§ 3. He had an early associate in Cœlestius, a native of Campania, according to some, or as others say, of Ireland or of Scotland. This man, who is said to have been highly connected, began life as an advocate, but, influenced by the advice and example of Pelagius, soon became a monk. He excelled his master in boldness and energy; and thus early precipitated the new doctrine into a formal dogmatism, from which the caution and subtler management of Pelagius might have saved it. In the year A.D. 412 (Pelagius having just left him at Carthage to go to Palestine), Cœlestius was accused before the bishop Aurelius of holding and teaching the following opinions:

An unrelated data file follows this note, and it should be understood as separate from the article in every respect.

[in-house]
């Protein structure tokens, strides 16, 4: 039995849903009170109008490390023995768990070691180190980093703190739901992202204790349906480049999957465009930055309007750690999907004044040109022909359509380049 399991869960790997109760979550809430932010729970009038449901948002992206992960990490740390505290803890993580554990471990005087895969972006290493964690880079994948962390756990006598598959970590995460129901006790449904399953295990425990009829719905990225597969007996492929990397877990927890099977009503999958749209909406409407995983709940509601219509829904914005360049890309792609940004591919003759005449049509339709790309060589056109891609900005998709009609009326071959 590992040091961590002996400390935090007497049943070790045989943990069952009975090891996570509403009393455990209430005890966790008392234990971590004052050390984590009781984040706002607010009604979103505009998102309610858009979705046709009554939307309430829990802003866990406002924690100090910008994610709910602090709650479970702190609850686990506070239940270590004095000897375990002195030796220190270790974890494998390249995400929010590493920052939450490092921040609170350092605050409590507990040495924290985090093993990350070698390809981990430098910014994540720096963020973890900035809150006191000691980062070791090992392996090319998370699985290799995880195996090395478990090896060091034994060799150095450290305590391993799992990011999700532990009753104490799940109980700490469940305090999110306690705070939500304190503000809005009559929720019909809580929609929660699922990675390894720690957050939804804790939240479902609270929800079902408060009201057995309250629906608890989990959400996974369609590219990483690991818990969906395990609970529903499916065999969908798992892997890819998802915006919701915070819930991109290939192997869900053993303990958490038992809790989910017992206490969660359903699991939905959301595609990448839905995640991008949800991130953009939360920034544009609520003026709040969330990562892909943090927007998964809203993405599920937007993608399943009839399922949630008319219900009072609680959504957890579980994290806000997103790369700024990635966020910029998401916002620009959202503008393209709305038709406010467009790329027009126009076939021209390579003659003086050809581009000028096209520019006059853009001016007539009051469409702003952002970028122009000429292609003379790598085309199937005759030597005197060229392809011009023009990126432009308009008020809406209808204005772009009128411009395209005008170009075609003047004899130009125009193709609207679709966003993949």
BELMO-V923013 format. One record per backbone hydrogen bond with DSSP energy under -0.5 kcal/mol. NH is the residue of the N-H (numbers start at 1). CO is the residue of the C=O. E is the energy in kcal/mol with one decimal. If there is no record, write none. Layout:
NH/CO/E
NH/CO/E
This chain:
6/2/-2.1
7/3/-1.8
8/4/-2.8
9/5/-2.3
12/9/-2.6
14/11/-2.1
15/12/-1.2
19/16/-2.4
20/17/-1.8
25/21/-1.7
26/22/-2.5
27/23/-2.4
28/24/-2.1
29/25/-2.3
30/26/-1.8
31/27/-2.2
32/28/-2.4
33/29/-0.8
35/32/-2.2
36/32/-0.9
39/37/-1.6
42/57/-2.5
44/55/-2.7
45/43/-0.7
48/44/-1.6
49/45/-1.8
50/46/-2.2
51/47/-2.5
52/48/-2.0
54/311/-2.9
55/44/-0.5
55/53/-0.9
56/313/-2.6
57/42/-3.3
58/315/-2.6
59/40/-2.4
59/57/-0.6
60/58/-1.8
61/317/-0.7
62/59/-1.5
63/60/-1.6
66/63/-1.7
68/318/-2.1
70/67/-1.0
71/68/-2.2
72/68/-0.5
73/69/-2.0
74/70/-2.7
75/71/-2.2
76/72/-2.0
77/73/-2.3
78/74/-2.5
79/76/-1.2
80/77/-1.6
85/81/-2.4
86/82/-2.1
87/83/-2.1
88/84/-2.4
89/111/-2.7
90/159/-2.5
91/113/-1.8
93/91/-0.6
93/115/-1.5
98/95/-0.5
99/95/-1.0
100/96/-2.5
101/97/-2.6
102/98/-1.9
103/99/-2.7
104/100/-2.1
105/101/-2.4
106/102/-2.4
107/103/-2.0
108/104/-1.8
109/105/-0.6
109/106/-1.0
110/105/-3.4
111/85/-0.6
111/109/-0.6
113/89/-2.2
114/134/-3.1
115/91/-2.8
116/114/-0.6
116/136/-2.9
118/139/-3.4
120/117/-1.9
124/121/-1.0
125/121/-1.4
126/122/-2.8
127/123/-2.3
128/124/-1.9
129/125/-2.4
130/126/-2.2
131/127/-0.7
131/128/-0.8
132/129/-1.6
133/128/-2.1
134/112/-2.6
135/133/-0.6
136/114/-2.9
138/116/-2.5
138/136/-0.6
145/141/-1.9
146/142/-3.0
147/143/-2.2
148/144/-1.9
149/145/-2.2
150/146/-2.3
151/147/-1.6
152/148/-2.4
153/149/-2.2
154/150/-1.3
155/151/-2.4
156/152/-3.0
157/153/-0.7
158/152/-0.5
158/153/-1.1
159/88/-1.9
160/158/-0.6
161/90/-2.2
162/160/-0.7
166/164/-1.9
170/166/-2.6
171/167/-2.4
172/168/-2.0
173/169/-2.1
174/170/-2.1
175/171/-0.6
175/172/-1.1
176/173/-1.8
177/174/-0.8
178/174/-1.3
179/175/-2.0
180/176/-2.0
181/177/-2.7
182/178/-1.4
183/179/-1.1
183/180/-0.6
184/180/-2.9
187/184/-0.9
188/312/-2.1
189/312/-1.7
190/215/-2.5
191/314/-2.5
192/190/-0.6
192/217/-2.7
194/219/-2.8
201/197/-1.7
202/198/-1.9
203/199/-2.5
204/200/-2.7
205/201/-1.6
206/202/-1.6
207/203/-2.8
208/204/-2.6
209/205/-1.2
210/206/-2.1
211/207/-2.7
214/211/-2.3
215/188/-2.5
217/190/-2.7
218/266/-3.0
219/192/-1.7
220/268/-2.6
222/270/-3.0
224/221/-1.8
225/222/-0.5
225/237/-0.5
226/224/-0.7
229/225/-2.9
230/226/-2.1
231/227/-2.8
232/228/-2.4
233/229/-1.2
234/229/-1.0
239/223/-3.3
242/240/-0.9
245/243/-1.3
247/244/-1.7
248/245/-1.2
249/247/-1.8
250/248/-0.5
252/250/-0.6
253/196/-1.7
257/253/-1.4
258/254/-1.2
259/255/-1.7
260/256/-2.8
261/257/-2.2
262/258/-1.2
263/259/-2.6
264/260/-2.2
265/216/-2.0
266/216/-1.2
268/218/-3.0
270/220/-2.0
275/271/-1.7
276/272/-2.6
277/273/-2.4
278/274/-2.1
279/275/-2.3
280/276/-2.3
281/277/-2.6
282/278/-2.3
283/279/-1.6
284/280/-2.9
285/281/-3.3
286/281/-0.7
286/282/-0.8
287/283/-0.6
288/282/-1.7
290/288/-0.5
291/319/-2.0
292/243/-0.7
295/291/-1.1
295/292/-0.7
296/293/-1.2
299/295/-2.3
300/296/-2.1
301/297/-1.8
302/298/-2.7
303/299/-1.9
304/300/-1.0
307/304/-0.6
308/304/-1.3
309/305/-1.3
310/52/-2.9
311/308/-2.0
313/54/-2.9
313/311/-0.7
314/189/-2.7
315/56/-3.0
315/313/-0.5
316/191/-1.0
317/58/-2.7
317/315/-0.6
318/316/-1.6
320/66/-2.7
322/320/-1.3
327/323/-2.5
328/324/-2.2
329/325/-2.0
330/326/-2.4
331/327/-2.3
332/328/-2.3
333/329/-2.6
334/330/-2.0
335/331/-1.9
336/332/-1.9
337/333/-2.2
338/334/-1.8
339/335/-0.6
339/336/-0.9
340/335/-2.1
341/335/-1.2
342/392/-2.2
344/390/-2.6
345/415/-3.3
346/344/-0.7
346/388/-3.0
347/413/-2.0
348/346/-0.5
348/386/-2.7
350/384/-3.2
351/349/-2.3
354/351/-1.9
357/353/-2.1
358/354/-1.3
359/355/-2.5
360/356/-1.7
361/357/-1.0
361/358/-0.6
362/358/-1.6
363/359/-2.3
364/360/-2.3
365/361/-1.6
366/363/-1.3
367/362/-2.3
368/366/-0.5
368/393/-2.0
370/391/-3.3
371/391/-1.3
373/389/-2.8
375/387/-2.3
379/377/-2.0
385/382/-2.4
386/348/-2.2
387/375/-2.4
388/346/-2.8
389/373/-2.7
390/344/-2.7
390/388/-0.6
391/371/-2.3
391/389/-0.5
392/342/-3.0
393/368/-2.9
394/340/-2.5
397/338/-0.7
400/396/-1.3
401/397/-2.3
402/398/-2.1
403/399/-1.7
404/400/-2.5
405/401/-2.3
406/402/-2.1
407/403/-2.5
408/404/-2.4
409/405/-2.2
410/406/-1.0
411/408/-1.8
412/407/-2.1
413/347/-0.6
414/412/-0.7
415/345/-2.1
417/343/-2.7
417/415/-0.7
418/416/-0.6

1. Adam was created mortal, and must have died, even if he had not sinned; 2. Adam's sin injured himself only, and not mankind; 3. Infants are born in the state of Adam before he fell; 4. Mankind neither died in Adam, nor rose again in Christ; 5. The Law, no less than the Gospel, brings men to the kingdom of heaven; 6. There were sinless men before the coming of Christ.2 What Cœlestius thus boldly propounded, he had the courage to maintain. On his refusal to retract, he was excommunicated. He threatened, or perhaps actually though ineffectually made, an appeal to Rome, and afterwards quitted Carthage for Ephesus.